The Commission Regulation (EU) No 231/2012 lists sodium cyclamate (E952ii) and calcium cyclamate (E952iii) as authorized food additives.
The ADI is set at 7 mg per kilogram of body weight by the EFSA.
As a non-medicinal ingredient in health products and drugs, sodium cyclamate is not a permitted food additive in Canada.
Classification: food additives, sweeteners.
The ADI for cyclamic acid was set in 1982 at 0-11 mg/kg body weight.
What are sodium cyclamate side effects?
Sodium cyclamate is a sweetener that has been banned in many countries, but it was approved for use in the United States in 1969. It was allowed to be sold with a warning label, but it was still approved by the FDA.
Side effects of sodium cyclamate can include:
Digestive problems. Sodium cyclamate can irritate the stomach and intestines, causing heartburn, nausea, and vomiting. It may also cause diarrhea or constipation.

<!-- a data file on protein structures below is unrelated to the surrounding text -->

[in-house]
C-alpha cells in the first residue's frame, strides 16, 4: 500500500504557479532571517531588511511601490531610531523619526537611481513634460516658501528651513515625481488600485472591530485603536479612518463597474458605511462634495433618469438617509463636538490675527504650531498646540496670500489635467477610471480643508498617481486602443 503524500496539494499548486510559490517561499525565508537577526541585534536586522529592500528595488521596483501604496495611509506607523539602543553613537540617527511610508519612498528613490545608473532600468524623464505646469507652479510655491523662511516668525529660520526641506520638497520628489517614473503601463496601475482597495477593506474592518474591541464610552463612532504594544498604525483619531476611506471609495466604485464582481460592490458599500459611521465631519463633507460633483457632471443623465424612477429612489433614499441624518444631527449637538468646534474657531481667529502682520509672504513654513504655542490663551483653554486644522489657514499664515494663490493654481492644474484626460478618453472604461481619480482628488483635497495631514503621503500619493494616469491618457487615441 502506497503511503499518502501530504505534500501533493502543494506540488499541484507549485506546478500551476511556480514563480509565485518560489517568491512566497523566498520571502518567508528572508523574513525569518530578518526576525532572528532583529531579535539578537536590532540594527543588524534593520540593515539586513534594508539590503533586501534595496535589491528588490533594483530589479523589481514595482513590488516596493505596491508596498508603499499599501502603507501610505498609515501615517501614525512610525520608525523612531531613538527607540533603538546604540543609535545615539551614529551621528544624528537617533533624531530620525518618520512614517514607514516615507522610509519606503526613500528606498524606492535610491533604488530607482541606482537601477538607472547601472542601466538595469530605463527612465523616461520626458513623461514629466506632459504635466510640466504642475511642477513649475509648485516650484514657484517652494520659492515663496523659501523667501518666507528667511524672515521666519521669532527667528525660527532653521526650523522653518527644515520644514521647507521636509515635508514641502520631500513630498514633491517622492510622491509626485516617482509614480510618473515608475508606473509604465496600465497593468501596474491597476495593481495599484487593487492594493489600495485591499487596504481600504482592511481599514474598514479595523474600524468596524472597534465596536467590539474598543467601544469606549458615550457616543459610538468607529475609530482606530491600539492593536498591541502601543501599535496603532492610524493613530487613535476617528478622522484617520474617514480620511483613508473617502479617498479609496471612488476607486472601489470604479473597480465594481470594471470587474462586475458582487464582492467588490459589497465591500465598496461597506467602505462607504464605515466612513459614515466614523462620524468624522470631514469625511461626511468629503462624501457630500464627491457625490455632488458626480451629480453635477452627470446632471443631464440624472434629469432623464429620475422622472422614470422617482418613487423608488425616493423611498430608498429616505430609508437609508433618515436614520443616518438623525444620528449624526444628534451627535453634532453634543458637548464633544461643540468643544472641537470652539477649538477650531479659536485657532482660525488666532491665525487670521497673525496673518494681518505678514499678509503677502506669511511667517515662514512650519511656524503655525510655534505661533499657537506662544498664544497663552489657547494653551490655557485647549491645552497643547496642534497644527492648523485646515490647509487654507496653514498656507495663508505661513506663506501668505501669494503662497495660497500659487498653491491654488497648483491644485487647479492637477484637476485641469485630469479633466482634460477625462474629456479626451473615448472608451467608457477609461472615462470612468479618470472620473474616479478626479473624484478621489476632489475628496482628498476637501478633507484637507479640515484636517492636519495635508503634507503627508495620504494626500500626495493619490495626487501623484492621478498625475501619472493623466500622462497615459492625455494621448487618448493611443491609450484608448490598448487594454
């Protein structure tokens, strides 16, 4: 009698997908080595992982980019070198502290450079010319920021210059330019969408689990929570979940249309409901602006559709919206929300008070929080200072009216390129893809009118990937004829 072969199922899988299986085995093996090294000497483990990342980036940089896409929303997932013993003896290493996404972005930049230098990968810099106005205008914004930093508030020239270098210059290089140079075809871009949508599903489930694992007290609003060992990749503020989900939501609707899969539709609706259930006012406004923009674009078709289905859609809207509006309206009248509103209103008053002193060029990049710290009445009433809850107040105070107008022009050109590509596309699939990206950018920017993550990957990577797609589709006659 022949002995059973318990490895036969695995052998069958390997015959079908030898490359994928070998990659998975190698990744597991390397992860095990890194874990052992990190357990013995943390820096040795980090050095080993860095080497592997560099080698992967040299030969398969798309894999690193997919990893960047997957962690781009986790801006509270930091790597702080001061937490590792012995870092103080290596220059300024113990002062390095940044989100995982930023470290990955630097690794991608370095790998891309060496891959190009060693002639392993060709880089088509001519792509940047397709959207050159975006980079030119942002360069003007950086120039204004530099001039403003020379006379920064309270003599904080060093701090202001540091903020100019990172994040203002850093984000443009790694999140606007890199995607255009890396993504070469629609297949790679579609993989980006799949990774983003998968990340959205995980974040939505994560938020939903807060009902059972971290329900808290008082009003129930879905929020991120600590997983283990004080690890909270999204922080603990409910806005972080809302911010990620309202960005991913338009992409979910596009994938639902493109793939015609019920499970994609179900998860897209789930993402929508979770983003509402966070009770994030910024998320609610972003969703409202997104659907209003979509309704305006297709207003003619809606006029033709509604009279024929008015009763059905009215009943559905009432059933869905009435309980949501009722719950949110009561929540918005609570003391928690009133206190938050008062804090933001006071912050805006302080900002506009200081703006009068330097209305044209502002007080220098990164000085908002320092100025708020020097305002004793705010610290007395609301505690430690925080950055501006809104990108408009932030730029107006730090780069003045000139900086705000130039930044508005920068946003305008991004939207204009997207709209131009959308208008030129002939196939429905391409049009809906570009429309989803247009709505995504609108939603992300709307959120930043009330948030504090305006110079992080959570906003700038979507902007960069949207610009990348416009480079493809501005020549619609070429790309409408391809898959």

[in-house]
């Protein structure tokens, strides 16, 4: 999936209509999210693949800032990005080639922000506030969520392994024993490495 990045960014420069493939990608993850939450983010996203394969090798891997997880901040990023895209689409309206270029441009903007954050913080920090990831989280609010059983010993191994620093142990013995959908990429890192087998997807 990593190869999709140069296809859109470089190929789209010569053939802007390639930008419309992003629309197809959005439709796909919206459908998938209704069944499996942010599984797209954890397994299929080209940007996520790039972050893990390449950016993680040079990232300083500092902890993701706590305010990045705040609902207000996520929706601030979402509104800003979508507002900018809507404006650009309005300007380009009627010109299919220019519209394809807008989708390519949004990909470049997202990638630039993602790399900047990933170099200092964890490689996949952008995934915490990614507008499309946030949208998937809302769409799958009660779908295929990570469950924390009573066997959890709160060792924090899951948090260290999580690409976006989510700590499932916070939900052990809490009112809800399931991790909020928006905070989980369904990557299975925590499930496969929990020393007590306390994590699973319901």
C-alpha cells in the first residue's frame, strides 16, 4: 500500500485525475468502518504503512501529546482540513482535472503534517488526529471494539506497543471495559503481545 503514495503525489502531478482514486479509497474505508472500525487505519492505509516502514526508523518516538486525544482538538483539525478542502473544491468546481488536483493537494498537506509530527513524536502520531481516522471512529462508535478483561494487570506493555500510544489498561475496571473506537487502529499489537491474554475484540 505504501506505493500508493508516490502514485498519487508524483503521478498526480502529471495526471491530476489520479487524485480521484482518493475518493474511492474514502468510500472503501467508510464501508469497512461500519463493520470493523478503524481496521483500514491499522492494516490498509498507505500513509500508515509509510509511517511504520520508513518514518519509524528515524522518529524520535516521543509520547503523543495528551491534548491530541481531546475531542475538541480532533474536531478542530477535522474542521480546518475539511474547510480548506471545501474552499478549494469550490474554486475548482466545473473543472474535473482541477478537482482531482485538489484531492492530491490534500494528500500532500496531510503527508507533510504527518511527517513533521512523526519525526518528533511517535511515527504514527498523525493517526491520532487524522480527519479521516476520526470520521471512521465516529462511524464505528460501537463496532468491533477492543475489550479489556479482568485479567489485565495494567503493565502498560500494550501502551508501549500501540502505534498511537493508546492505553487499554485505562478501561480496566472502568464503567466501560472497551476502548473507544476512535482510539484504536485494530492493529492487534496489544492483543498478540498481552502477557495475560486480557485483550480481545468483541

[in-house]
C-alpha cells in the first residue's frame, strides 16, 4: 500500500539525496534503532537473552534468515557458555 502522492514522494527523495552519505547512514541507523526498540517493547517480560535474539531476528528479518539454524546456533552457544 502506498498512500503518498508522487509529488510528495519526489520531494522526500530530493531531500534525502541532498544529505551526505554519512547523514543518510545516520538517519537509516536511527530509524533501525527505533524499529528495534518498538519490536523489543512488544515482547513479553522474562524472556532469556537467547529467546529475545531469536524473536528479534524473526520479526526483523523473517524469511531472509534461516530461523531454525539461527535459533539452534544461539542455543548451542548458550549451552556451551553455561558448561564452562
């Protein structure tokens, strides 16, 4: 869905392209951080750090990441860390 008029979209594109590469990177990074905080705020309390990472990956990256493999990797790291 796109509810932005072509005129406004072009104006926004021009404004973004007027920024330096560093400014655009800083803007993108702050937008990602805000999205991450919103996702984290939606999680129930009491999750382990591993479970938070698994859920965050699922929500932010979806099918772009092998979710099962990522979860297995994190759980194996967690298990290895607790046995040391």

Blood sugar control problems. People with diabetes who take sodium cyclamate to treat their condition may have difficulty controlling their blood sugar levels and may need to adjust the amount they take.
Allergic reactions. Sodium cyclamate has been reported to rarely cause allergic reactions in people who are sensitive to it.
Kidney damage. Chronic intake of high amounts of sodium cyclamate can damage the kidneys over time, especially in children who use it as an artificial sweetener in gum and candy.
Is sodium cyclamate bad for you?
The short answer is that it’s not clear whether sodium cyclamate is bad for you.
Sodium cyclamate is used as a sweetener in some foods and drinks. For example, it’s often added to diet soft drinks. Sodium cyclamate is also found in some chewing gum and other sugar-free products.